North Tyneside Council approved its 2014/15 budget at a full meeting last night (Thursday) aiming to continue to provide opportunities for residents over the next four years while meeting severe financial challenges.
The authority has to find £62m of savings over the next four years - including £20m over the next 12 months - due to government funding cuts and inflationary pressures.
In a bid to help make those targets, the council has agreed to look at reshaping and redesigning services, reducing office accommodation and cutting management costs.
Despite the cutbacks, the authority says money will still be spent in increasing job opportunities in the borough, regenerating town centres, building more affordable housing, and completing regeneration works at the Spanish City in Whitley Bay and the North Bank of the Tyne in Wallsend.
And there will be no increase on council tax to help local families.
Mayor Norma Redfearn said: “It’s a challenging budget that none of us wants to have to set, but we are in this predicament due to the national funding constraints and have no option but to take on those challenges and do our best for local people and the borough.
“We’ve listened to what our residents have told us about how they think we should prioritise how we spend public money and that will mean we are not cutting libraries or closing children’s centres or introducing above inflationary fees and charges.”
She added: “But we want this borough and its residents to have a sustainable and successful future, so the budget also acknowledges our plans to continue to provide opportunities for North Tyneside and its people, through investment.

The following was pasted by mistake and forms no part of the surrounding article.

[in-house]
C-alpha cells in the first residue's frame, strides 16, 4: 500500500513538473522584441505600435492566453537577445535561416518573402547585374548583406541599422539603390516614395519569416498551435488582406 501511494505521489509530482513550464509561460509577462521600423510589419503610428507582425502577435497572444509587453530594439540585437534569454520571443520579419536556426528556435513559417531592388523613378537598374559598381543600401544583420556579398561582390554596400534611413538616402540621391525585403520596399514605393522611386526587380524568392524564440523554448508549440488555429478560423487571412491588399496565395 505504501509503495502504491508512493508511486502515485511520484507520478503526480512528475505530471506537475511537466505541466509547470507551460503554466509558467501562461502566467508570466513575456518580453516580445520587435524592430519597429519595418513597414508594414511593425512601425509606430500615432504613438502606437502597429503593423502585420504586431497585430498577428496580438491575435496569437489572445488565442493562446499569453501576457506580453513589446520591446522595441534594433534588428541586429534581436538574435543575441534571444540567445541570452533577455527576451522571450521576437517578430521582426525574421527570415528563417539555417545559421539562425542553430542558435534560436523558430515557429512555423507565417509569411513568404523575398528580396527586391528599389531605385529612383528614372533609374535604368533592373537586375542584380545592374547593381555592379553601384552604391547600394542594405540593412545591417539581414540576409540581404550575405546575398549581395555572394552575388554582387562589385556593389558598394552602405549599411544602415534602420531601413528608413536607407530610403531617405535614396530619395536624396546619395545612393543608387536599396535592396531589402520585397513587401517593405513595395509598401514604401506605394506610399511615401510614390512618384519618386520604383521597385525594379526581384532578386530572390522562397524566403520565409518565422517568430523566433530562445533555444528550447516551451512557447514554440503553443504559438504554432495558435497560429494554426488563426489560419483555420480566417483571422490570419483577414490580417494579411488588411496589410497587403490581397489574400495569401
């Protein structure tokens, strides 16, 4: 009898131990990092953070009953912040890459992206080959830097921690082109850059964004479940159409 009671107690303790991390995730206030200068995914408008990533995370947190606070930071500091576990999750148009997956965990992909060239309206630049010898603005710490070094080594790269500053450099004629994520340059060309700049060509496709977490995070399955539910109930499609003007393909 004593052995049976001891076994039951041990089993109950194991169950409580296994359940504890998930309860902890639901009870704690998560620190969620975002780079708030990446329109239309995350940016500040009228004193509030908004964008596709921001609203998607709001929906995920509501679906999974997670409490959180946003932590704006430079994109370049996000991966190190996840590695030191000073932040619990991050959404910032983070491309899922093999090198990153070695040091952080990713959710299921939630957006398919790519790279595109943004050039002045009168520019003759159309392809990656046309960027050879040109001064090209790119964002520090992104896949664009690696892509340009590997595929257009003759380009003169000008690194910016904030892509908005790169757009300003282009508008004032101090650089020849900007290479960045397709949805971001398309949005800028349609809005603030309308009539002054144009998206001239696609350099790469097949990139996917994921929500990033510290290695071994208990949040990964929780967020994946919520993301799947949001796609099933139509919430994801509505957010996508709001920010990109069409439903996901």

“It will see us investing in our regeneration plans for Wallsend – both the town centre and the North Bank of the Tyne – and Whitley Bay.
“We will address the eyesore properties that have blighted our coastline and other communities for so long and will prioritise delivering the Spanish City Dome project.
“We will work with partners to bring in investment and new employers and we will ensure that our people have opportunities for jobs, skills training, and more apprenticeships as that can help them improve their lives.”
Initiatives included in the budget to help save money are to carry out a review of the council’s portfolio of buildings; maximise the benefits of working with partners; working across services to cut transport and energy costs; and carrying out in-depth reviews into key areas of spending.
Among the projects are to develop a single all-age response team for social care; a review of services supporting vulnerable people; created an integrated adult, children and public health commissioning service; and develop a modern young people’s service.
Mrs Redfearn added: “Despite the government cuts we are committed to working to shape our future plans around the priorities that residents have told us are important to them.
“Therefore, we will make our financial plans work to deliver those priorities, including providing more jobs, increasing affordable housing, and making our services more people focused.”